Are sapphires more expensive than diamonds?

Generally speaking, no, but as with most things, it depends. The price of a diamond ranges massively depending on the size and quality of the stone in question, and the same is true of a sapphire. The highest price-per-carat for the September gemstone was set by a Kashmir sapphire, which sold at auction in October 2015 for $242,000 per carat (and more than $6.74 million in total). That is MUCH more than most diamonds are worth, but that said, the world's most valuable diamonds are worth hundreds of millions, if not billions of dollars!

Where can I source an ethical sapphire?

Like all precious metals and gems, the sapphire supply chain is often blighted by environmental damage and human exploitation. Sapphire mining can have a terrible impact on the local environment, working conditions can be hazardous, and child labour is not uncommon. The "sapphire rush" in Madagascar in recent years has seen significant environmental damage. For this reason, it is very important when sourcing a sapphire that your jeweller can tell you exactly where the stone came from and where it was cut and polished. If your jeweller cannot answer these questions, then they cannot provide you with any meaningful assurances.

At Ingle & Rhode, we source only traceable sapphires that have been produced in a socially and environmentally responsible way. The vast majority of our sapphires come from small-scale cooperatives in Sri Lanka, where there is no child labour, the rewards are shared fairly between the miners and the landowner, and the land is restored once the mining is finished. And all our gemstones are cut and polished by adults working for fair pay in good conditions.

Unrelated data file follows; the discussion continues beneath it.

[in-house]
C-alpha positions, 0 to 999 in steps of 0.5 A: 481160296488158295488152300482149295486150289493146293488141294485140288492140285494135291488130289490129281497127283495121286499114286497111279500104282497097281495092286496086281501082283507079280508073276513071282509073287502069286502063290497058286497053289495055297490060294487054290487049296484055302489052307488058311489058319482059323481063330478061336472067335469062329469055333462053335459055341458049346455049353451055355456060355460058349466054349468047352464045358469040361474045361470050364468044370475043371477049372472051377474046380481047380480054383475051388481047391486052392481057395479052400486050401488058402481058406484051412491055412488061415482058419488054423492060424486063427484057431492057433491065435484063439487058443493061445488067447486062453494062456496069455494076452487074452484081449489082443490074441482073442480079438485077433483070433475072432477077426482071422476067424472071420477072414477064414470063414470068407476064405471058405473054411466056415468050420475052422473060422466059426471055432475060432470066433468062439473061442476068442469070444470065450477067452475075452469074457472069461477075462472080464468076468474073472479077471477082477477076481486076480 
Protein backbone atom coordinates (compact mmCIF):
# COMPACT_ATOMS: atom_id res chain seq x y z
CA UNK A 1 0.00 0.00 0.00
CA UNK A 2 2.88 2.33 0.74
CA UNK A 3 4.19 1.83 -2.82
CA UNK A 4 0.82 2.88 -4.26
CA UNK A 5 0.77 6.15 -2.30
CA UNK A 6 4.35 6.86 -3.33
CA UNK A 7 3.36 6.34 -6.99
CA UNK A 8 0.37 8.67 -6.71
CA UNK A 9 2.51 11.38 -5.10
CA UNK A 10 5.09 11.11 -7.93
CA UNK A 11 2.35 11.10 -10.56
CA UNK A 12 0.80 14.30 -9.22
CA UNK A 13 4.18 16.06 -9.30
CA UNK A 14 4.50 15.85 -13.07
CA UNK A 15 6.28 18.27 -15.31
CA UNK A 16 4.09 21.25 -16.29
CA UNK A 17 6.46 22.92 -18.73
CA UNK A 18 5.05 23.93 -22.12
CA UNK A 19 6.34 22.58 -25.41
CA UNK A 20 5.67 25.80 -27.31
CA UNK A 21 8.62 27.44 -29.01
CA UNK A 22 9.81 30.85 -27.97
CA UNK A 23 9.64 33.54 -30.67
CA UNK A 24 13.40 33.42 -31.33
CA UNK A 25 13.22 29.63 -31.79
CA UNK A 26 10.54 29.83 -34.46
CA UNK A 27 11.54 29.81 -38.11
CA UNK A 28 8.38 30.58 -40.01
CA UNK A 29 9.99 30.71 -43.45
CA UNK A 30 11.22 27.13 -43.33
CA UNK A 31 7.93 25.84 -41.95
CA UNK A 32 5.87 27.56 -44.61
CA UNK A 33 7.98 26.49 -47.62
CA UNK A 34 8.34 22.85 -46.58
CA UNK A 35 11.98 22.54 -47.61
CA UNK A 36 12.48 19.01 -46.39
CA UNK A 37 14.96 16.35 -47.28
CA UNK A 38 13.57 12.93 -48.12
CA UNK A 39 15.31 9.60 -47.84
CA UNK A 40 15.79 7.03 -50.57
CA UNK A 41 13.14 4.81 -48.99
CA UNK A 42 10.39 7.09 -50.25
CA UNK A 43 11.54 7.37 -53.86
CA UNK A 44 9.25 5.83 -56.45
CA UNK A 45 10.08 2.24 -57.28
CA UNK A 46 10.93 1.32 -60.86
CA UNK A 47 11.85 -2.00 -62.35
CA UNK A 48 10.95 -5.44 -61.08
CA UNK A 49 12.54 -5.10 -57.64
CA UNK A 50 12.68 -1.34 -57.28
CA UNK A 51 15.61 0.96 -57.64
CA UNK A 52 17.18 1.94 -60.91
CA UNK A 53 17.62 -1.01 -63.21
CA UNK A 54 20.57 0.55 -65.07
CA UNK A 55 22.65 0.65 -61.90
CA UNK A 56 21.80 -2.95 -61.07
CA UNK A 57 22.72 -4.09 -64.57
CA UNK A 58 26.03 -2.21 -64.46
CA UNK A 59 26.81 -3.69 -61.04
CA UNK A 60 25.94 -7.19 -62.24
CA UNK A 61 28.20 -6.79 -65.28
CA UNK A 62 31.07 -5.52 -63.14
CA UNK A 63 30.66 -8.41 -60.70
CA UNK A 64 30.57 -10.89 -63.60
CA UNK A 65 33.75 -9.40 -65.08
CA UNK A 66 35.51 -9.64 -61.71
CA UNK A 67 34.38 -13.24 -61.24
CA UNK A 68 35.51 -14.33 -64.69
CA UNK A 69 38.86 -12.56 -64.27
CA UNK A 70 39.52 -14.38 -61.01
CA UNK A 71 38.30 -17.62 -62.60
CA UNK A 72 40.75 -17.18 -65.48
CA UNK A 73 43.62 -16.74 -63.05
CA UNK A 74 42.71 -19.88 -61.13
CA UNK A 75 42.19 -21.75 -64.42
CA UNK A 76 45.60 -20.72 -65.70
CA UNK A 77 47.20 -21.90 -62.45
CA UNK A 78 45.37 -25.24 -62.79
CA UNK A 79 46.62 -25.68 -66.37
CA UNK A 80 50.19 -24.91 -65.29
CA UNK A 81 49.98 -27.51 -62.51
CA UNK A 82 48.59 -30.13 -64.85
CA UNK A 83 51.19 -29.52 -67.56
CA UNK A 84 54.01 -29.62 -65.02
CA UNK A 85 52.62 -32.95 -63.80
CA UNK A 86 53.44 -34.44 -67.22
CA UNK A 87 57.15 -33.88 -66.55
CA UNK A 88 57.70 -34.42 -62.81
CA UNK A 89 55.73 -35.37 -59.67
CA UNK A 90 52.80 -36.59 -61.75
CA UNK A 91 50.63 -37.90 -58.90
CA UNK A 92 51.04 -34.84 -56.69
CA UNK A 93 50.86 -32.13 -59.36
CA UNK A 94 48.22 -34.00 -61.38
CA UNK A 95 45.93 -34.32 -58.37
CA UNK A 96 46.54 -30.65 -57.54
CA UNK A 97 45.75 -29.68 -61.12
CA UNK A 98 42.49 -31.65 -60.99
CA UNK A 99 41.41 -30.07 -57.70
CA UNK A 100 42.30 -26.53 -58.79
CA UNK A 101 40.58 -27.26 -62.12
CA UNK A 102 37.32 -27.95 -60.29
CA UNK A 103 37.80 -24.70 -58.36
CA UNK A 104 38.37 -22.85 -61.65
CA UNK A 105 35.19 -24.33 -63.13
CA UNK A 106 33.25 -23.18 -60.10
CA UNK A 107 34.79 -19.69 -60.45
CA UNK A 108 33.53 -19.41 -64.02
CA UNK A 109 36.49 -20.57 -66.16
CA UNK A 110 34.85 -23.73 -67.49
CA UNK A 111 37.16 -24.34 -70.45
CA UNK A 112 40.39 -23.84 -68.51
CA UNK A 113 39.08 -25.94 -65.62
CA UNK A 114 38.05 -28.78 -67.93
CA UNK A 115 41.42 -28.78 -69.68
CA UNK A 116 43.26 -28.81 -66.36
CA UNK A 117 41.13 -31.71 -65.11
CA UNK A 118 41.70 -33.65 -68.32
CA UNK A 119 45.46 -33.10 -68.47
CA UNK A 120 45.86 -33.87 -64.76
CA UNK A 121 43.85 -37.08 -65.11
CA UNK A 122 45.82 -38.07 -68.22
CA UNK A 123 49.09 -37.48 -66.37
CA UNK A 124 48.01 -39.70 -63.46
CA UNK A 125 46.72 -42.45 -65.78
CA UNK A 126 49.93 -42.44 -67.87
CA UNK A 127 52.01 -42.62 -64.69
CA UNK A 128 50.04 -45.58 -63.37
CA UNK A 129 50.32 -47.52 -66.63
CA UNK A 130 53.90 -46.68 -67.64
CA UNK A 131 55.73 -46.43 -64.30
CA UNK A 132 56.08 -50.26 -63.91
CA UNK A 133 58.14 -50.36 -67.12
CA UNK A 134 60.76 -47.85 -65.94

Sapphire, the September birthstone, is a beautiful gem found in many colours and has been prized for thousands of years in many different cultures and faiths.

A form of the mineral corundum, it scores 9 on the Mohs scale, making it second only to diamond in terms of hardness, and therefore well suited to use in jewellery.

In addition to colour, it is important to consider the clarity and cut of a sapphire and to look out for any potential treatments that the gemstone may have been subjected to.

Most sapphires nowadays come from Sri Lanka and Madagascar, but it is important that your jeweller can tell you about where their gems come from and how they are produced because, without that traceability, you cannot be sure that your sapphire was ethically sourced.

David Rhode
Together with Tim Ingle, David created Ingle & Rhode to offer a better alternative to the traditional luxury brands. Since 2007, we’ve provided our customers with genuinely ethical engagement rings, wedding rings and fine jewellery – free from conflict diamonds, dirty gold and child labour. With more than 16 years experience in the jewellery industry, David has deep expertise in diamonds, gemstones and jewellery design and manufacturing.